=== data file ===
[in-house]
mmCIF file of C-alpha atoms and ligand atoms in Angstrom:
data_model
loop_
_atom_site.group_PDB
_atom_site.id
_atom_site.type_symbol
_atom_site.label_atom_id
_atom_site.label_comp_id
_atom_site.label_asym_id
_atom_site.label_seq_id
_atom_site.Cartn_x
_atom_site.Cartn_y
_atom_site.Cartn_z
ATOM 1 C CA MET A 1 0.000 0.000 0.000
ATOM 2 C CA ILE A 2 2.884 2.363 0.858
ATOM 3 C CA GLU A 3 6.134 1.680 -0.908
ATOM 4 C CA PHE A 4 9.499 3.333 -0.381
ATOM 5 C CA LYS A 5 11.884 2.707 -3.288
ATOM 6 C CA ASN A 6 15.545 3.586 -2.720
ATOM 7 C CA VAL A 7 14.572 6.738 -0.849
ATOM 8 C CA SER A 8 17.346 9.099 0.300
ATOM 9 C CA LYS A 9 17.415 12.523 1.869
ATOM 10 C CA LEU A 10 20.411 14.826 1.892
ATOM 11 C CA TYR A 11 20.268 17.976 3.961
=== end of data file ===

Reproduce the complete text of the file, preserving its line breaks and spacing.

[in-house]
mmCIF file of C-alpha atoms and ligand atoms in Angstrom:
data_model
loop_
_atom_site.group_PDB
_atom_site.id
_atom_site.type_symbol
_atom_site.label_atom_id
_atom_site.label_comp_id
_atom_site.label_asym_id
_atom_site.label_seq_id
_atom_site.Cartn_x
_atom_site.Cartn_y
_atom_site.Cartn_z
ATOM 1 C CA MET A 1 0.000 0.000 0.000
ATOM 2 C CA ILE A 2 2.884 2.363 0.858
ATOM 3 C CA GLU A 3 6.134 1.680 -0.908
ATOM 4 C CA PHE A 4 9.499 3.333 -0.381
ATOM 5 C CA LYS A 5 11.884 2.707 -3.288
ATOM 6 C CA ASN A 6 15.545 3.586 -2.720
ATOM 7 C CA VAL A 7 14.572 6.738 -0.849
ATOM 8 C CA SER A 8 17.346 9.099 0.300
ATOM 9 C CA LYS A 9 17.415 12.523 1.869
ATOM 10 C CA LEU A 10 20.411 14.826 1.892
ATOM 11 C CA TYR A 11 20.268 17.976 3.961